One potential application is a kind of web-to-print approach to 3D printing. Peter Weijmarshausen, CEO of the Shapeways 3D printing marketplace and community, spoke about how the lower costs of the Multi Jet Fusion system can result in lower-priced products and parts for Shapeways customers and users. Shapeways is a portal whereby a designer uploads a 3D design which is then printed.

A unique feature of the Multi Jet Fusion platform is that it is designed as an open platform. As part of what HP calls its “Customer Engagement Program,” customers and users themselves will be integral to helping design and develop its features and functions. Nigro said that the timeline for development will be to send out beta units throughout 2015 and then formally introduce the system in 2016.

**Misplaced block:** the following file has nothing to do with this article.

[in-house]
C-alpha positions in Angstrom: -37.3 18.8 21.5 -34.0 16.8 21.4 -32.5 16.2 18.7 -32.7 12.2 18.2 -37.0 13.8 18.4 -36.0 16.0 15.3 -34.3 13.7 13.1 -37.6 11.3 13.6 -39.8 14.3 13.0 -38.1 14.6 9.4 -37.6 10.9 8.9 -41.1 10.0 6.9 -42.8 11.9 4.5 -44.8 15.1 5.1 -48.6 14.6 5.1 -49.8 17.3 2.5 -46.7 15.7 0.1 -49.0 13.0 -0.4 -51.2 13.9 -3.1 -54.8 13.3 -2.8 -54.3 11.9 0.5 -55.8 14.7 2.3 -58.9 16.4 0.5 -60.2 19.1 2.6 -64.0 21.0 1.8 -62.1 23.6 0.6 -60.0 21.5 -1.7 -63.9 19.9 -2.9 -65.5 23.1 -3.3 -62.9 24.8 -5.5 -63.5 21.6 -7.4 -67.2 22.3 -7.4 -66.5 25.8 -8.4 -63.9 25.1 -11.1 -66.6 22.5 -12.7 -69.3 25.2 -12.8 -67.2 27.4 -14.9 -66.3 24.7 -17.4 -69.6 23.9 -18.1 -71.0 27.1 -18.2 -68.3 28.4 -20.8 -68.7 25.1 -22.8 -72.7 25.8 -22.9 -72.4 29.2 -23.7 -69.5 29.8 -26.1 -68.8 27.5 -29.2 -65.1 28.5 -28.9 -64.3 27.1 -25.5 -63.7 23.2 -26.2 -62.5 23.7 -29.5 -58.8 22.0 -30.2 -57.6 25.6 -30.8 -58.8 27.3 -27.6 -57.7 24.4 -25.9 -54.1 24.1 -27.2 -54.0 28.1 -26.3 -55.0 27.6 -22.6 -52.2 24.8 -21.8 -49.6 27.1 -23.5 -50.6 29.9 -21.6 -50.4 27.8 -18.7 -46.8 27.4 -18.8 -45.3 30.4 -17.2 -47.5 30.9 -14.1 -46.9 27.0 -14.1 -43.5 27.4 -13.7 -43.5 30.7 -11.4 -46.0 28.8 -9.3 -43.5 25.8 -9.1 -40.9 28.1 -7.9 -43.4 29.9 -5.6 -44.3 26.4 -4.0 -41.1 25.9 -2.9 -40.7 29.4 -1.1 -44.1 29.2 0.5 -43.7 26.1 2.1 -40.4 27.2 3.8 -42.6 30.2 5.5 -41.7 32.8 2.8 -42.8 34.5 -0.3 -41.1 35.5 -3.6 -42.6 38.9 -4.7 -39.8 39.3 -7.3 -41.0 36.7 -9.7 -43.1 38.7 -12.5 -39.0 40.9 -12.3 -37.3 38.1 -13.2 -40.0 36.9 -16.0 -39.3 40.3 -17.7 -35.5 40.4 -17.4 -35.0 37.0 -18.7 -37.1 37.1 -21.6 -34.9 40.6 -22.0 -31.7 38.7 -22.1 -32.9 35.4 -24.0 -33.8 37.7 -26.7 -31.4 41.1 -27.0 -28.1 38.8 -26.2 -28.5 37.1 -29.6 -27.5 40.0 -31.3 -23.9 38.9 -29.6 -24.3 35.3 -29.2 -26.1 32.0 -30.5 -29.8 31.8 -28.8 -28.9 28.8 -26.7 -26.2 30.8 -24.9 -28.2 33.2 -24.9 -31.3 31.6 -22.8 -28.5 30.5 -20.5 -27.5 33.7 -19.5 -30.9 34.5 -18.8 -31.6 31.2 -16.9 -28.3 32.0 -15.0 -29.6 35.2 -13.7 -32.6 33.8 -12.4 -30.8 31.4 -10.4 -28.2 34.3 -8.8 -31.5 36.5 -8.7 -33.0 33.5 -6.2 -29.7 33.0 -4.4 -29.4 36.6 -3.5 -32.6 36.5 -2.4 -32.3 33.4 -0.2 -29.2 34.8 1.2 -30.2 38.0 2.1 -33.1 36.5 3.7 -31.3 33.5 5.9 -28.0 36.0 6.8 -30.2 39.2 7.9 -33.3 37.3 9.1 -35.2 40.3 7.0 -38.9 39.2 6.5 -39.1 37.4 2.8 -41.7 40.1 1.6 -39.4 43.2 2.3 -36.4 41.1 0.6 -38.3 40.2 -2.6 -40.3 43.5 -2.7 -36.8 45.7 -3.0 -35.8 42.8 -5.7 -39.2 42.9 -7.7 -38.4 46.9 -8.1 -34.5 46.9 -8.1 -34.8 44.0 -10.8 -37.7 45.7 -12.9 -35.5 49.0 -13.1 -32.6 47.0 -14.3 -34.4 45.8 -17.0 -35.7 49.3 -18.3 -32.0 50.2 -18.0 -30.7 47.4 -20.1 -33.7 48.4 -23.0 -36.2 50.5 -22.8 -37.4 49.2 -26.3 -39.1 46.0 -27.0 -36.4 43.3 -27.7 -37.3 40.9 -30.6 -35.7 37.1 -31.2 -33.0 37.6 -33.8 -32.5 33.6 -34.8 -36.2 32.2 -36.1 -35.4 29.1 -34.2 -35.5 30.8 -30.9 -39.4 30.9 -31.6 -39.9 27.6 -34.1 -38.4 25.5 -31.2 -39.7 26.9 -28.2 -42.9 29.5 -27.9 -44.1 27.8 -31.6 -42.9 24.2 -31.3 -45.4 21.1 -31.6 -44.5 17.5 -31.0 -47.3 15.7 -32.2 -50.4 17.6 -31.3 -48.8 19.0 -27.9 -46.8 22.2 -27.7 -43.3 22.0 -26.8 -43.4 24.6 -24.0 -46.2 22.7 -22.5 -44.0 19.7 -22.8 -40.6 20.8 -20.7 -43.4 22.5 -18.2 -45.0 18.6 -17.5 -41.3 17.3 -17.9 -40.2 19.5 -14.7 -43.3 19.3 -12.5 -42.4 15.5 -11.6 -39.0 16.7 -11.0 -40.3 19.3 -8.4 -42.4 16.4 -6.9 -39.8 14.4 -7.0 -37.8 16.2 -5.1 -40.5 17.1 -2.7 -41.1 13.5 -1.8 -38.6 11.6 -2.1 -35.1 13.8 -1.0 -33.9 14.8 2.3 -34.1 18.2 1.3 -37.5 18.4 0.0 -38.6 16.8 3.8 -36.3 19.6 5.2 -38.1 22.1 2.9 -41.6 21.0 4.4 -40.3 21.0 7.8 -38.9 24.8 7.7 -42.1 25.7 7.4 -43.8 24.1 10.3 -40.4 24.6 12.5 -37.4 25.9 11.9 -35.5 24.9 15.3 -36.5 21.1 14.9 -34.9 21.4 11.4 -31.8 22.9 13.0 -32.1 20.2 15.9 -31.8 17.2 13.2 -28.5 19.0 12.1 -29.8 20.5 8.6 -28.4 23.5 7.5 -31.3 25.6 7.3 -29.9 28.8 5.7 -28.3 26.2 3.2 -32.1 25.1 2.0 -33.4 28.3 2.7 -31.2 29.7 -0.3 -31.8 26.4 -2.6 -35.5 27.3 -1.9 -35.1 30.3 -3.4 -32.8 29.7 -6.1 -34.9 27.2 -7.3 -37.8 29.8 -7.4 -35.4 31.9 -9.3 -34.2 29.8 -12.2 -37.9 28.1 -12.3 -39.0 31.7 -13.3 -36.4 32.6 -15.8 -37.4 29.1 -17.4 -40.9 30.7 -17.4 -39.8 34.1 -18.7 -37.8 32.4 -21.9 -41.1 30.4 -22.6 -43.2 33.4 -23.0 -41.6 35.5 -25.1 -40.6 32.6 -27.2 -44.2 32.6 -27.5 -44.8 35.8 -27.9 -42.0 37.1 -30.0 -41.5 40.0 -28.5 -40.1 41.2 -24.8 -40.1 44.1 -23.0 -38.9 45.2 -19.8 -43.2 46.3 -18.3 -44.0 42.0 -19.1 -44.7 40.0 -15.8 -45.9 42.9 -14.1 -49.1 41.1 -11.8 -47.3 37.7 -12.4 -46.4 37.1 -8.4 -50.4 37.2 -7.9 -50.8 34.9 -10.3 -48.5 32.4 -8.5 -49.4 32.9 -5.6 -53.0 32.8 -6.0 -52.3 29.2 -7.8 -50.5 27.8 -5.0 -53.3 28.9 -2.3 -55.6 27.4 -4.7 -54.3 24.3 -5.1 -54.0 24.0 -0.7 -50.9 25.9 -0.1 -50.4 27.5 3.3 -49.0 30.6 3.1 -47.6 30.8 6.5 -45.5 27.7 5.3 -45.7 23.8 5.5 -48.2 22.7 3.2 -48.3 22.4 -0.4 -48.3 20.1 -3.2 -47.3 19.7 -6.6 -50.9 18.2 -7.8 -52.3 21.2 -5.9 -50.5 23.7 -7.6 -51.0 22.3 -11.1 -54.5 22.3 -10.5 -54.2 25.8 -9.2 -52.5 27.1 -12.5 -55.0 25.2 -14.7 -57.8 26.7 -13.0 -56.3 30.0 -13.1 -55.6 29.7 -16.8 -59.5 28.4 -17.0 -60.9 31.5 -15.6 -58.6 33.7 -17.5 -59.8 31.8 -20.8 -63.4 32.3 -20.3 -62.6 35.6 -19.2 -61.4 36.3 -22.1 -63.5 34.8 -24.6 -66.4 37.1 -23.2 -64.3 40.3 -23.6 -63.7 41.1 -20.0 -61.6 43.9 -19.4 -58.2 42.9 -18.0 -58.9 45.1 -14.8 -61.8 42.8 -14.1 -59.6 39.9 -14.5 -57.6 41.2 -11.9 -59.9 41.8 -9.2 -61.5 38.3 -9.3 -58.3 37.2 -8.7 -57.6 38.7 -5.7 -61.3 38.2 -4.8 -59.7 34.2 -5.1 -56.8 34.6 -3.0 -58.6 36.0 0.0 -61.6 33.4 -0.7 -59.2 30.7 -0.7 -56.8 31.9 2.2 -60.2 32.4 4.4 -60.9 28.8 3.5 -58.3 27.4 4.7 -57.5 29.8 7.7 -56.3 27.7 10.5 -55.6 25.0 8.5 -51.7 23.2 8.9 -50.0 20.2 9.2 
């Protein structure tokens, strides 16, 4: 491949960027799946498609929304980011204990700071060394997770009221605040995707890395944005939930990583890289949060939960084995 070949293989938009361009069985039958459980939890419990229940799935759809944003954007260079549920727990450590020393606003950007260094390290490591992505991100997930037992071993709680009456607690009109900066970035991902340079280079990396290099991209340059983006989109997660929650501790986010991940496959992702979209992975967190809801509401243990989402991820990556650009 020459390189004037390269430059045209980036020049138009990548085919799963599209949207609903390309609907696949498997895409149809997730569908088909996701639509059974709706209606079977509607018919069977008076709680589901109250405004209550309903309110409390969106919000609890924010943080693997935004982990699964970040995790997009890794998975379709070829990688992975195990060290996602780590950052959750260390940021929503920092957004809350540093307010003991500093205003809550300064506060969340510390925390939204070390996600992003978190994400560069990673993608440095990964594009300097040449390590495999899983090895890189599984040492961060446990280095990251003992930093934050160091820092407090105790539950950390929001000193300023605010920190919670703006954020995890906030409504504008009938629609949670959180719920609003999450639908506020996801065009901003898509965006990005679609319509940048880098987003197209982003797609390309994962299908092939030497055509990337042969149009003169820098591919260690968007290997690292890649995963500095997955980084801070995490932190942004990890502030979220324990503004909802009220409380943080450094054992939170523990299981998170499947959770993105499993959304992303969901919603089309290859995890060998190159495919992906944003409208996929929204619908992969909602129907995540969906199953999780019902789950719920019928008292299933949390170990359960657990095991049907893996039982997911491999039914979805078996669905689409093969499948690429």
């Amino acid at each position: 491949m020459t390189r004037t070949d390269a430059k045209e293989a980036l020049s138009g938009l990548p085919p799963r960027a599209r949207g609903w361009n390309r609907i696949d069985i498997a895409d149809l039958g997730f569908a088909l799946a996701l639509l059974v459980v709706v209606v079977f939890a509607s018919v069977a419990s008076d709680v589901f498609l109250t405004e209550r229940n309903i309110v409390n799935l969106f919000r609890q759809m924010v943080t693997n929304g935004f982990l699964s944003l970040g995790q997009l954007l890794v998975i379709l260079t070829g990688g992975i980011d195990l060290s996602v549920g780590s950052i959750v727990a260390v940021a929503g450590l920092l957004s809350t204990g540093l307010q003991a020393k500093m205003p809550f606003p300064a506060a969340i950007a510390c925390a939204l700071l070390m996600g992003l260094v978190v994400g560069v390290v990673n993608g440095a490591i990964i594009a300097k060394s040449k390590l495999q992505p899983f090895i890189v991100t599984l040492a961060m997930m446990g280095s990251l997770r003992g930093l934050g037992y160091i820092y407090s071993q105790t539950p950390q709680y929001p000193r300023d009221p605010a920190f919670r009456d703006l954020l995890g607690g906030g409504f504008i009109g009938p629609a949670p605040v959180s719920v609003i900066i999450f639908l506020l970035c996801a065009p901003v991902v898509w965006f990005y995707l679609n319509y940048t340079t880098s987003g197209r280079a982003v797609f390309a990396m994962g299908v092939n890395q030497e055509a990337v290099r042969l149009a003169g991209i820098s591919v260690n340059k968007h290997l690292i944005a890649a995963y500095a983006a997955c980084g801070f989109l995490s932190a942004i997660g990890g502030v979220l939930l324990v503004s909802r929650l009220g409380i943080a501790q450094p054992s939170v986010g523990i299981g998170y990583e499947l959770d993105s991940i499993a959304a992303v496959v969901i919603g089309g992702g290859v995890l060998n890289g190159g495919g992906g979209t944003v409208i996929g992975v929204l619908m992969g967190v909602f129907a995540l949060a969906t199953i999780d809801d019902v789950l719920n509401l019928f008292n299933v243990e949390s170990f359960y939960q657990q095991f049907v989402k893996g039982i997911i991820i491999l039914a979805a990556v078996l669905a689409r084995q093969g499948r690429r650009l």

“It will change the landscape of 3D printing,” said Nigro. “But that’s just the start.” HP is already working on improvements and additional features, such as adding color—even using multiple colors in the same printed object—changing mechanical properties of printed parts, such as elasticity, and adding textures.

Joked Dion Weisler, executive vice president of HP’s Printing & Personal Systems (PPS) and moderator of the HP launch event, “The printer will print itself. We only have to make one of them. It will replicate itself like Star Trek.”

A self-replicating 3D printer was predicted by WhatTheyThink analysts last April 1. Perhaps it is not an April Fools’ joke after all!

Is There a Sprout in Your Future?